Even when your program compiles cleanly, you must also test the program by running it. Running a program helps you detect errors in statements with ampersand substitution, errors in logic, and errors in any nested programs.
To test a program by running it, use a full set of test data that is typical of the data that the program processes. To confirm that you test all the features of the program, including error-handling mechanisms, run the program several times, using different data and responses. Use test data that:
Falls within the expected range
Falls outside the expected range
Causes each section of a program to execute
Each time you run the program, confirm that the program executes its statements in the correct sequence and that the output is correct. As an aid in analyzing the execution of your program, you can include
SHOW statements in the program to produce diagnostic or status messages. Then delete the
SHOW statements after your tests are complete.
When you detect or suspect an error in your program or a nested program, you can track down the error by using the debugging techniques that are described in the rest of this section.
When you set the BADLINE option to
YES, additional information is produced, along with any error message when a bad line of code is encountered. When the error occurs, the error message, the name of the program, and the program line that triggered the error are sent to the current outfile. You can edit the specified program to correct the error and then run the original program. See Example 6-4, "Using the BADLINE Option" for an example of using BADLINE.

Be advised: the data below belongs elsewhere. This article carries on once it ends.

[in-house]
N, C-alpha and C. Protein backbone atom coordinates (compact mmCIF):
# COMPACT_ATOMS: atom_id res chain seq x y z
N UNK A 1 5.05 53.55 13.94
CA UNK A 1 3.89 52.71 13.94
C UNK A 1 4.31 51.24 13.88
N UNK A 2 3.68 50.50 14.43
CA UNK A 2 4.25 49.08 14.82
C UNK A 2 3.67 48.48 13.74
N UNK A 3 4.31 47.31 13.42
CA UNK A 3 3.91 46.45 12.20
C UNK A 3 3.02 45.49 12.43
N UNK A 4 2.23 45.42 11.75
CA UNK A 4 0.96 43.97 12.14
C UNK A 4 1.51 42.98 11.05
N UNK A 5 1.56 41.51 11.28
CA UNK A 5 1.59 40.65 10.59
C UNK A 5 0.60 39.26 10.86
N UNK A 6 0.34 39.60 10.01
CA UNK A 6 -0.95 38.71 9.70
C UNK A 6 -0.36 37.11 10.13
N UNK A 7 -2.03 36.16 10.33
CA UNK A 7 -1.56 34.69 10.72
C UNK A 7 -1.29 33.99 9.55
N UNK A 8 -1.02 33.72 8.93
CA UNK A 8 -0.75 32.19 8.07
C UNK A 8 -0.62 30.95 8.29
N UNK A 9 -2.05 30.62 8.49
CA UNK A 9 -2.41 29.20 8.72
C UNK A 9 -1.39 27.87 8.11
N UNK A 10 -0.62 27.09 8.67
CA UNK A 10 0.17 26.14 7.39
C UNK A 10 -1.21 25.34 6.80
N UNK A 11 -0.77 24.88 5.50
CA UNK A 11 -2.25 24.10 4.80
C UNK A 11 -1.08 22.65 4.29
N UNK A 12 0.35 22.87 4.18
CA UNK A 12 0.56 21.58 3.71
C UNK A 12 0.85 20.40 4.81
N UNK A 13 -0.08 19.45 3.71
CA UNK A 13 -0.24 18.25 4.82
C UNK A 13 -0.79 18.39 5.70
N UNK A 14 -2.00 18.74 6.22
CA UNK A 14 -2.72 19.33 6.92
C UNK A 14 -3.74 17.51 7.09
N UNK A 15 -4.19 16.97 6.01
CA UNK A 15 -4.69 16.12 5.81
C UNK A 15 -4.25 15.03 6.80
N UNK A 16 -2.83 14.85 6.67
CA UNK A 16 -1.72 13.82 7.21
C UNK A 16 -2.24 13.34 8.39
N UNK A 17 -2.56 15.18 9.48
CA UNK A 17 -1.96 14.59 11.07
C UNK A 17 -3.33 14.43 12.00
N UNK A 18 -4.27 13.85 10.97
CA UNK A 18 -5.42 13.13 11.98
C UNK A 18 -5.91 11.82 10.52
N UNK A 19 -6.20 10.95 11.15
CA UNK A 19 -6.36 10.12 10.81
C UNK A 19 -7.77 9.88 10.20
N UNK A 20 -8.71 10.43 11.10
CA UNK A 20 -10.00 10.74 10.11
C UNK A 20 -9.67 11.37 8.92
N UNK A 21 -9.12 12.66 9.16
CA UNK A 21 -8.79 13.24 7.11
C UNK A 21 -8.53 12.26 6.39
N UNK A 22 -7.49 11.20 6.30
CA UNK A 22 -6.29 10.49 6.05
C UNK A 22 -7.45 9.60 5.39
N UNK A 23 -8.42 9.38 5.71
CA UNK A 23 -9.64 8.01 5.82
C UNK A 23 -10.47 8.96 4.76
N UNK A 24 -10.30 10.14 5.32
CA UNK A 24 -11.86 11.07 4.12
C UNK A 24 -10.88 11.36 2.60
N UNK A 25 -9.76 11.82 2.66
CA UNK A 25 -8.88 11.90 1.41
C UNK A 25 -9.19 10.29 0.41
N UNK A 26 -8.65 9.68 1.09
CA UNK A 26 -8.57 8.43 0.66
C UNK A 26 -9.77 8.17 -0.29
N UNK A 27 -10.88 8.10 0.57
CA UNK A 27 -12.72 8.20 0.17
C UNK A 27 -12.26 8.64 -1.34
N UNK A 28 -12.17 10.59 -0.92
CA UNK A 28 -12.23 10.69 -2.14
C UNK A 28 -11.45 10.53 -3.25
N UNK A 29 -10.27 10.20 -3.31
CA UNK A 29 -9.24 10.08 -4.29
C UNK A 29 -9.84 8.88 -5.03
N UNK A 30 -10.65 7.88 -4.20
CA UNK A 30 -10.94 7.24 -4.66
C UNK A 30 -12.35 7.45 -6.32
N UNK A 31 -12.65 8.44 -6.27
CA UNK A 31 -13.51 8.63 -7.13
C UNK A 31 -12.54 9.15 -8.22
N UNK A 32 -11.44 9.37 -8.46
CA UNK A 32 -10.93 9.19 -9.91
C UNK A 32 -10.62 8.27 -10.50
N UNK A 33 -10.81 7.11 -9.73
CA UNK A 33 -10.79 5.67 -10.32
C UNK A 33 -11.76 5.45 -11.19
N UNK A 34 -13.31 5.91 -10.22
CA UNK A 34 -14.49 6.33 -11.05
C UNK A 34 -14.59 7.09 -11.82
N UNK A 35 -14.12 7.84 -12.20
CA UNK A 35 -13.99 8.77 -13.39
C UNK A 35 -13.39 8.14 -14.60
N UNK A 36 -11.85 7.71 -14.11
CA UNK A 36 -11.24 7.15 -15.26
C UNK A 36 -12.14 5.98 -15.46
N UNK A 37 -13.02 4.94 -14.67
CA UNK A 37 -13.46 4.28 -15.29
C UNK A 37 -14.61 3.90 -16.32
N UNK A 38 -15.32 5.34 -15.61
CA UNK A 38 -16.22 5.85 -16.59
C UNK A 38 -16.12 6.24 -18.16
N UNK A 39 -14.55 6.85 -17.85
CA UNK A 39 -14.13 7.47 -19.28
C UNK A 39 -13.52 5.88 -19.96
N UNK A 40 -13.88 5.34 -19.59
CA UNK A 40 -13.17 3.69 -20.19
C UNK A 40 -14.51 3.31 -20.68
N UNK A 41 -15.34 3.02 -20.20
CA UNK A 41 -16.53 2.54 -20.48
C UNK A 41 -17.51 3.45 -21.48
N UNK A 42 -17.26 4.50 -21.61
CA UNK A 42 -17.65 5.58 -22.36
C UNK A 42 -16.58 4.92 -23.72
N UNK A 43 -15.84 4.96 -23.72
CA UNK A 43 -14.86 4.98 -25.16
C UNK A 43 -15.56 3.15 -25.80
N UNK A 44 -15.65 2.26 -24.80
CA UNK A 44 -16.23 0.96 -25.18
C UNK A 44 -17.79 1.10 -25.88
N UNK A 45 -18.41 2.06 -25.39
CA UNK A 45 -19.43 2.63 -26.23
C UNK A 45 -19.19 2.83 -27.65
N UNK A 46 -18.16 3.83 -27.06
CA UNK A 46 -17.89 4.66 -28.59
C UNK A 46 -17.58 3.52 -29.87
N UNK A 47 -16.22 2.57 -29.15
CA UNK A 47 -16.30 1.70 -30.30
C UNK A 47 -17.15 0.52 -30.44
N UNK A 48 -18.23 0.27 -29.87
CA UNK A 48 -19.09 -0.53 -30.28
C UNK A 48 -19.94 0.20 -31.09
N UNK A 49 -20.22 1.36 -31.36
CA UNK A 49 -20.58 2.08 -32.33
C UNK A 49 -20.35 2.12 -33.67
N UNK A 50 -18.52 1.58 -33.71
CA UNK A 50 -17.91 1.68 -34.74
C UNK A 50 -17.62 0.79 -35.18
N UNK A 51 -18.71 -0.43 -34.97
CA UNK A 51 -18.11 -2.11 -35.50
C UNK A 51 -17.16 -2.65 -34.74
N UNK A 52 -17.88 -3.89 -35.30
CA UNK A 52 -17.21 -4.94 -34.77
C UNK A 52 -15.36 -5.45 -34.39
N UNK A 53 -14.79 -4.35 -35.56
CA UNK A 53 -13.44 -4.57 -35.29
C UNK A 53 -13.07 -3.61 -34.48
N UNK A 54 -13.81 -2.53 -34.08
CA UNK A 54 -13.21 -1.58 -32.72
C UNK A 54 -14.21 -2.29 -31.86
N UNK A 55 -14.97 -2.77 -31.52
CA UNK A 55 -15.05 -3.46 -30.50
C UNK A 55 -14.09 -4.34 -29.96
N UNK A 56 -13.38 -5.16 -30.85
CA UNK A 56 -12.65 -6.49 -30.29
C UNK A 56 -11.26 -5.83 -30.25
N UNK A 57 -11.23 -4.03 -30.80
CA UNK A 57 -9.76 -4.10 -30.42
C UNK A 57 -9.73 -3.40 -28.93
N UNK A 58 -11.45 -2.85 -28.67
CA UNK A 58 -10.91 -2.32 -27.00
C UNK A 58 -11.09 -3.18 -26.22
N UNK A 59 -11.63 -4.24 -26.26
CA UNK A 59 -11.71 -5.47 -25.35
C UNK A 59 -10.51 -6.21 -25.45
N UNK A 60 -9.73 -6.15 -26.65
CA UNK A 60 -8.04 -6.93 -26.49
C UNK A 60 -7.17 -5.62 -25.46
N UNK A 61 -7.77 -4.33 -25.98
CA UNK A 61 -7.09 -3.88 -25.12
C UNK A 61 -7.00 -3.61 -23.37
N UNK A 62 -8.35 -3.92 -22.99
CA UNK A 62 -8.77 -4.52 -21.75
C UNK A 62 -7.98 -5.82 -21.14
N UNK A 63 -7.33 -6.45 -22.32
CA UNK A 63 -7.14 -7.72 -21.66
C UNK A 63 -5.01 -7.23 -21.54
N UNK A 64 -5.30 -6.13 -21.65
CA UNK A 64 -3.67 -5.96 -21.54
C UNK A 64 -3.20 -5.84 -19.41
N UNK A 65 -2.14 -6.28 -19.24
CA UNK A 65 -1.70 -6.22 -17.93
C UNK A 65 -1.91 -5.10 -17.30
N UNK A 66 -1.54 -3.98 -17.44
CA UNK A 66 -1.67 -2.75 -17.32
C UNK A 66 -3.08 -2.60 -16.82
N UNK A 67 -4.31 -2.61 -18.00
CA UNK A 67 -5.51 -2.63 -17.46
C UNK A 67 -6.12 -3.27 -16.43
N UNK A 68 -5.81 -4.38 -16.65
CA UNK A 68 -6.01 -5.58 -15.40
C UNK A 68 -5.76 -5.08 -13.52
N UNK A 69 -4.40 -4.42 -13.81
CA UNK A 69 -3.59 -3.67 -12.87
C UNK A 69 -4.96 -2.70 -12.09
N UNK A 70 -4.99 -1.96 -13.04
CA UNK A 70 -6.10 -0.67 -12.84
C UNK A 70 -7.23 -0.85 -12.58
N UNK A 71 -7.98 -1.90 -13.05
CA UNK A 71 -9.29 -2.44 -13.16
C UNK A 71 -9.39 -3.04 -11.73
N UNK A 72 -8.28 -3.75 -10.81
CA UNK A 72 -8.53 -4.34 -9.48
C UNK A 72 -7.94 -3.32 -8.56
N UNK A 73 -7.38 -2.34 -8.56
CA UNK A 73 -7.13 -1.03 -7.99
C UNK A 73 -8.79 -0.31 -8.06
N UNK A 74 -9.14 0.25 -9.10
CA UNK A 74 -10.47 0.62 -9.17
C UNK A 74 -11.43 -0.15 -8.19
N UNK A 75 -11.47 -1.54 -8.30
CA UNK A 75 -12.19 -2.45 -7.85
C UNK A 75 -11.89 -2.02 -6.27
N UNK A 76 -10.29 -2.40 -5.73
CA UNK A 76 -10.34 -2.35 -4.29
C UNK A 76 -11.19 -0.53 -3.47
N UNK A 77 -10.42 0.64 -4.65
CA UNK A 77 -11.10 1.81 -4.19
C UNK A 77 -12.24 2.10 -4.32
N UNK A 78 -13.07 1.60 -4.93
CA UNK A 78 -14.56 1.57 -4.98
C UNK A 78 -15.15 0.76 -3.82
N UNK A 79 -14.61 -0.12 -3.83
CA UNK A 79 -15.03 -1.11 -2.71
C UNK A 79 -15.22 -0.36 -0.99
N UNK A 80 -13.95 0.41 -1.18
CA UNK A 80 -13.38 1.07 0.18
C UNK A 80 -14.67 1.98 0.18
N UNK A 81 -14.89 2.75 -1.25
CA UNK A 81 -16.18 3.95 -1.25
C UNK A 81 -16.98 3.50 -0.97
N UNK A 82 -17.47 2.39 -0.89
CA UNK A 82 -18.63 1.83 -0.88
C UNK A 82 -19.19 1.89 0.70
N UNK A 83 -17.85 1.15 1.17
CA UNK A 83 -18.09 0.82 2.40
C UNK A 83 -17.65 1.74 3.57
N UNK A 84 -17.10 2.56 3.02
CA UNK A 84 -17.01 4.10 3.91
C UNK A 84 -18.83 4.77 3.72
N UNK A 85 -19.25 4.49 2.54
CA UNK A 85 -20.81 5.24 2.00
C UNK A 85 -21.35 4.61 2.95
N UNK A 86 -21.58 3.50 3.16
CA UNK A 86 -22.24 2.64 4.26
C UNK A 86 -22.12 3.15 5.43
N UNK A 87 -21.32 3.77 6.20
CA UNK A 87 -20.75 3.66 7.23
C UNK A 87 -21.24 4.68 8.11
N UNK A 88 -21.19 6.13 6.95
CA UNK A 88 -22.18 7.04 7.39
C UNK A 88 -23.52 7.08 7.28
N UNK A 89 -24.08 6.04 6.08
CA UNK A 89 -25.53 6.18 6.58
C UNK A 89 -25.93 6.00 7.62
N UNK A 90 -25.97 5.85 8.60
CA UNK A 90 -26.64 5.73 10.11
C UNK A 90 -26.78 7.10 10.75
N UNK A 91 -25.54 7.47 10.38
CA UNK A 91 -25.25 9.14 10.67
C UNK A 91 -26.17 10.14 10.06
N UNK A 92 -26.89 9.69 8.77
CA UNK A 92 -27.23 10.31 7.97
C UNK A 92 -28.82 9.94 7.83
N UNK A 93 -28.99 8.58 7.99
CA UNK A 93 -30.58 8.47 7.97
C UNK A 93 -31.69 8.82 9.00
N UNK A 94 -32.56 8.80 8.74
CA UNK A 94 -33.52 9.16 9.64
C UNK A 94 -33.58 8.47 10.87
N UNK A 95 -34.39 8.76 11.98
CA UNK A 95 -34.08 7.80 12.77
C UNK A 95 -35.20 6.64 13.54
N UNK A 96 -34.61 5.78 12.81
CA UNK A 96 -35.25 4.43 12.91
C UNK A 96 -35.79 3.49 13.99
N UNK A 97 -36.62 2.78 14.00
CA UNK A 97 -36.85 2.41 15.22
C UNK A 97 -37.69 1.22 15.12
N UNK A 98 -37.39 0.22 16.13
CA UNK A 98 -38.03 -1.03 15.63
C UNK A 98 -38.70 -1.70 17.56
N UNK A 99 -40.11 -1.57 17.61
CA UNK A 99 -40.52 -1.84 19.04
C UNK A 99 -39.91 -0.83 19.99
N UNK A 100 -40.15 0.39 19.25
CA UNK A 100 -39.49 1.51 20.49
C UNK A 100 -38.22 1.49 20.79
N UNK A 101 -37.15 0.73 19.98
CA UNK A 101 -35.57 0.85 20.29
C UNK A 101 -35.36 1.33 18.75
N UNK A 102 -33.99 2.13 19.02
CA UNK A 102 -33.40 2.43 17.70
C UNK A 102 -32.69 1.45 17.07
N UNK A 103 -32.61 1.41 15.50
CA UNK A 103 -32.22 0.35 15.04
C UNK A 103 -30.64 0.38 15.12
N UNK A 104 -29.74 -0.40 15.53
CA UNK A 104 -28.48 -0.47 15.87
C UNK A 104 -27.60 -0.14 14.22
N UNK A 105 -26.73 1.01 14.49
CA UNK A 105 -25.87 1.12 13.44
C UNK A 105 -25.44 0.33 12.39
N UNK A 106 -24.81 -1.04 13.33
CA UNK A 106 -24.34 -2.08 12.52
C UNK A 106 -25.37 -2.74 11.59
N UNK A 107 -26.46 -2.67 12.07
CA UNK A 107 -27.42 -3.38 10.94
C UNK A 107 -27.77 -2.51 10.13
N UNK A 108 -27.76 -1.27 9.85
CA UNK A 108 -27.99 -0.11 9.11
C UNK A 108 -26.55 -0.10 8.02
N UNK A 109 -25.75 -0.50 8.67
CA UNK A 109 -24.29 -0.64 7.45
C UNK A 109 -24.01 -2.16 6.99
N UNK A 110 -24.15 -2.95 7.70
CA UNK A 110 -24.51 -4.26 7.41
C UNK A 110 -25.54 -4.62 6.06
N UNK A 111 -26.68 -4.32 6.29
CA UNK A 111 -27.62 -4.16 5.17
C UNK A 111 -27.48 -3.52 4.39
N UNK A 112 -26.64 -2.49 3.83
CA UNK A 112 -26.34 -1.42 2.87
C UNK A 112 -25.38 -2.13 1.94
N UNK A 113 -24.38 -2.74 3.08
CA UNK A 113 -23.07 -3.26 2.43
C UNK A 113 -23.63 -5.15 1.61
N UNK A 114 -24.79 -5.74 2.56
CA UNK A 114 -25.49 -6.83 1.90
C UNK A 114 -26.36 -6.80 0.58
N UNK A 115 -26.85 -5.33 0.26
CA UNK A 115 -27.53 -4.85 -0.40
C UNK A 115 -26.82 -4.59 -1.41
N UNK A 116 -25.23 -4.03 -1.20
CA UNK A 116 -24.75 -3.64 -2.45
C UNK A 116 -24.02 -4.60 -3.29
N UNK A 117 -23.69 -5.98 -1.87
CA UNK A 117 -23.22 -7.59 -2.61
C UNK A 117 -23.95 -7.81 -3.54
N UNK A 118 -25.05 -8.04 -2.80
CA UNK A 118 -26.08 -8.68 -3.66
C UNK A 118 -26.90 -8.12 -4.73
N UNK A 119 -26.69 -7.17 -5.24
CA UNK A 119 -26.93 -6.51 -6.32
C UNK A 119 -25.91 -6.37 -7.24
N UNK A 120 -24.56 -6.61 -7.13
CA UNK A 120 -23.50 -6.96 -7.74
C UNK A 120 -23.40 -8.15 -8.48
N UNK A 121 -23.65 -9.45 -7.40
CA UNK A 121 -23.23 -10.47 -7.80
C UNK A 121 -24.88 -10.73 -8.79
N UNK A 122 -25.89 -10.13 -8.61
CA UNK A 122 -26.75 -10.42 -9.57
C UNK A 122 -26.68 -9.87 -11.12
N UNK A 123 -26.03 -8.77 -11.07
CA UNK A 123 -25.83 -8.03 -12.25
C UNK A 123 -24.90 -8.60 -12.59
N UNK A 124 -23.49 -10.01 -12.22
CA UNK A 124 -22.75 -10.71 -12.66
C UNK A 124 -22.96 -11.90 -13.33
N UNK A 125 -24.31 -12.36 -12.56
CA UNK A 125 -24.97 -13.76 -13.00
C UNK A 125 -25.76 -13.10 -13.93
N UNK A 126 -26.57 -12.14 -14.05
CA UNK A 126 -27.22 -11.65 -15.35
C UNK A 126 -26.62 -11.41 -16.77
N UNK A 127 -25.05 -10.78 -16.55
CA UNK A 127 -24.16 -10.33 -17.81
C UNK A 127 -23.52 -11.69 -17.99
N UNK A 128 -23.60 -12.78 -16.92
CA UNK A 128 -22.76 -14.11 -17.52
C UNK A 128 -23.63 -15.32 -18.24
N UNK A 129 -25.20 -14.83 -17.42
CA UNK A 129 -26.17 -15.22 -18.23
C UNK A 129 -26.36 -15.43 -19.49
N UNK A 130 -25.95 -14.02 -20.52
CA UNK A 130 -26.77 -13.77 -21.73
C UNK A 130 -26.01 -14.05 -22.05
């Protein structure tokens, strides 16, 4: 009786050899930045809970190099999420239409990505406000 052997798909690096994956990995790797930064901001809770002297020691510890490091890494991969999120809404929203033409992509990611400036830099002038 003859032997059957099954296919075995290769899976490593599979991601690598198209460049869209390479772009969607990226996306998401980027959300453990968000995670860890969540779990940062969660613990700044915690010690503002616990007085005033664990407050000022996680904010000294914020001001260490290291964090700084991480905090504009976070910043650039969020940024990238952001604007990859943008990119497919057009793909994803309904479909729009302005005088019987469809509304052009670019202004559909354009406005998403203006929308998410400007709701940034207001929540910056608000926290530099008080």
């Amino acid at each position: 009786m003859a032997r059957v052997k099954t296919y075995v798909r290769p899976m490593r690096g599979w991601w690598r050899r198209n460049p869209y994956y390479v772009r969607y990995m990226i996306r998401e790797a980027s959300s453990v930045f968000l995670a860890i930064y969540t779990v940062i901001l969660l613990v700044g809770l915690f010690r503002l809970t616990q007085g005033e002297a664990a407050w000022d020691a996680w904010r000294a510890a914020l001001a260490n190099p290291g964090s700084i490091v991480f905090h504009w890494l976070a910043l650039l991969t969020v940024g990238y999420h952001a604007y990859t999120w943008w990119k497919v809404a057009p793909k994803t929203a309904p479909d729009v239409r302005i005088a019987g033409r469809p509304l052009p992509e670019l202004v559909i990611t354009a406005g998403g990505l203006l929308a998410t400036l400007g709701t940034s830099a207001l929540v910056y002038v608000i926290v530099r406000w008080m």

When your program contains an error in logic, then the program might execute without producing an error message, but it executes the wrong set of statements or produces incorrect results. For example, suppose you write a Boolean expression incorrectly in an
IF statement (for example, you use
NE instead of
EQ). The program executes the statements you specified, but it does so under the wrong conditions.
To find an error in program logic, you often need to see the order in which the statements are being executed. One way you can do this is to create a debugging file and then examine the file to diagnose any problems in your programs by issuing the following DML statements:
Specify that you want each program line to be sent to the debugging file when a line executes by setting the PRGTRACE option to
See Also:The following examples of using a debugging file: